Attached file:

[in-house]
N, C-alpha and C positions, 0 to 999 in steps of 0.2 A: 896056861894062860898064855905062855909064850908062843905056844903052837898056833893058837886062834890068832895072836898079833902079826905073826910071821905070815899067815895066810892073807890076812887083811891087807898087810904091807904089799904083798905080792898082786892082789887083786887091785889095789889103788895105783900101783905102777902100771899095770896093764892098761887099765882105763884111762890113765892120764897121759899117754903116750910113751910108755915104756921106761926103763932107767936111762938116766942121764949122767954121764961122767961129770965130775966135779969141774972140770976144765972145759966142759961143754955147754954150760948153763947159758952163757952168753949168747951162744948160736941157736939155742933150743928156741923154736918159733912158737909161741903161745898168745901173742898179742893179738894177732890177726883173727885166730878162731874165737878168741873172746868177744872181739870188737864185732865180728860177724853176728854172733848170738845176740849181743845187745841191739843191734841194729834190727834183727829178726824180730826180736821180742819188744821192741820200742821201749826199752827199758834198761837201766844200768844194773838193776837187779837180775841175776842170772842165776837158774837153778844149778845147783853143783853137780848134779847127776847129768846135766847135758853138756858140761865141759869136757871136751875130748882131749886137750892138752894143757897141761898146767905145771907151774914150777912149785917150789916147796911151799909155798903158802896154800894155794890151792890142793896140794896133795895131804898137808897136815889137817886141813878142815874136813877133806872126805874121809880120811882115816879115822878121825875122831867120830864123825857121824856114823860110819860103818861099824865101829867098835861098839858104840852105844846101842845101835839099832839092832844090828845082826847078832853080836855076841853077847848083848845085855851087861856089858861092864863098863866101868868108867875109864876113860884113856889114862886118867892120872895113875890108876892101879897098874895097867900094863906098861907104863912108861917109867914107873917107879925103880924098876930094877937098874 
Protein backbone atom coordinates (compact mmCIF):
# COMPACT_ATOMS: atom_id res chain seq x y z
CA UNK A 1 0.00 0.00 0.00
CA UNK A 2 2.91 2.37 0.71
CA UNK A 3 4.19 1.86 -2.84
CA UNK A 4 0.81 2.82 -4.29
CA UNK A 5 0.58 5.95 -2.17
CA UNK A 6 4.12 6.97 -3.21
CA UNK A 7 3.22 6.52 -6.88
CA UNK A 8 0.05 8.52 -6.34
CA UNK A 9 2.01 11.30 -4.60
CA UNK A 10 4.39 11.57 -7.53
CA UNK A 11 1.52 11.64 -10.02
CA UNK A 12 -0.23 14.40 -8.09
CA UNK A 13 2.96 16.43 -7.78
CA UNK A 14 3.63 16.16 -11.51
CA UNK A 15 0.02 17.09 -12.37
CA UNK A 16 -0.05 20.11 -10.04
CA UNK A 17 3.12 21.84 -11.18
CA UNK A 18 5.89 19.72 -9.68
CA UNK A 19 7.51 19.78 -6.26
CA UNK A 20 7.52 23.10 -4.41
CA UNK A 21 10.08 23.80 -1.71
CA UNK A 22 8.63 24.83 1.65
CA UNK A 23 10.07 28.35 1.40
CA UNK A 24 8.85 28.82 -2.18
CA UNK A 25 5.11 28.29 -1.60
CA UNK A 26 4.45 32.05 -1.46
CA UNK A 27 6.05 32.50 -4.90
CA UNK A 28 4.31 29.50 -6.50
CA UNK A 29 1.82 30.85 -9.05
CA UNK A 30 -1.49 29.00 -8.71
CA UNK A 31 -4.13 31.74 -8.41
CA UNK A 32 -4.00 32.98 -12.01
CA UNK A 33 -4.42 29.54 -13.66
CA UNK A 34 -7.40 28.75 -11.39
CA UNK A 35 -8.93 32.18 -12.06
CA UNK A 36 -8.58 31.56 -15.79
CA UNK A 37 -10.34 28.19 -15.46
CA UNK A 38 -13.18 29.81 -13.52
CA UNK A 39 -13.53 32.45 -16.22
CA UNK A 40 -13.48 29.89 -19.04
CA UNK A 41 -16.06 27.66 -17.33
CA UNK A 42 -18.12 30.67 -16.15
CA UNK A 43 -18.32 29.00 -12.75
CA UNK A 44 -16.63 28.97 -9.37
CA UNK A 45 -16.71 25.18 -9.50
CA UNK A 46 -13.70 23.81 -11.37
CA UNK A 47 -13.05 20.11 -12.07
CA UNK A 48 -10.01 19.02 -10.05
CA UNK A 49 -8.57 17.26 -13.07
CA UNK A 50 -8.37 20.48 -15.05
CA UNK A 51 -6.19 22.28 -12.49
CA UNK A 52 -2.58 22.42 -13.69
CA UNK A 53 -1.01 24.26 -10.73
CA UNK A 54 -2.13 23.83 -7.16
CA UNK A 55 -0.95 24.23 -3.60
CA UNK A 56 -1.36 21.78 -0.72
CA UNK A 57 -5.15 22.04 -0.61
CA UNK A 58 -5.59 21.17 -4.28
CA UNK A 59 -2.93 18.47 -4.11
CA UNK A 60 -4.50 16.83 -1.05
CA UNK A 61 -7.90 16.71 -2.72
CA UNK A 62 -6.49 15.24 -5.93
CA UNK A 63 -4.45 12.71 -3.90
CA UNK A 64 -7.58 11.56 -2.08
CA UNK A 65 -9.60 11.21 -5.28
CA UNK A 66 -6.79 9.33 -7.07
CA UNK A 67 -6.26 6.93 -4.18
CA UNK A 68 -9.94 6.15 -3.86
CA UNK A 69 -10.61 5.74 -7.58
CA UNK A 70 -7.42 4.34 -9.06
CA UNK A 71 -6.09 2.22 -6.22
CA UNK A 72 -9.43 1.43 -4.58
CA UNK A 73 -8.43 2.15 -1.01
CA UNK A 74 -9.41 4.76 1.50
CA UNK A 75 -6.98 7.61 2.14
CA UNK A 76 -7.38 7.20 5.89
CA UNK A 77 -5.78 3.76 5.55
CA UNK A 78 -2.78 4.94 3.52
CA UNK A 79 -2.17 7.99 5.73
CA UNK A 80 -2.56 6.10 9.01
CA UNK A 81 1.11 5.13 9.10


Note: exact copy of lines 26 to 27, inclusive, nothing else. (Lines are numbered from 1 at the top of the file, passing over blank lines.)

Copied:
CA UNK A 22 8.63 24.83 1.65
CA UNK A 23 10.07 28.35 1.40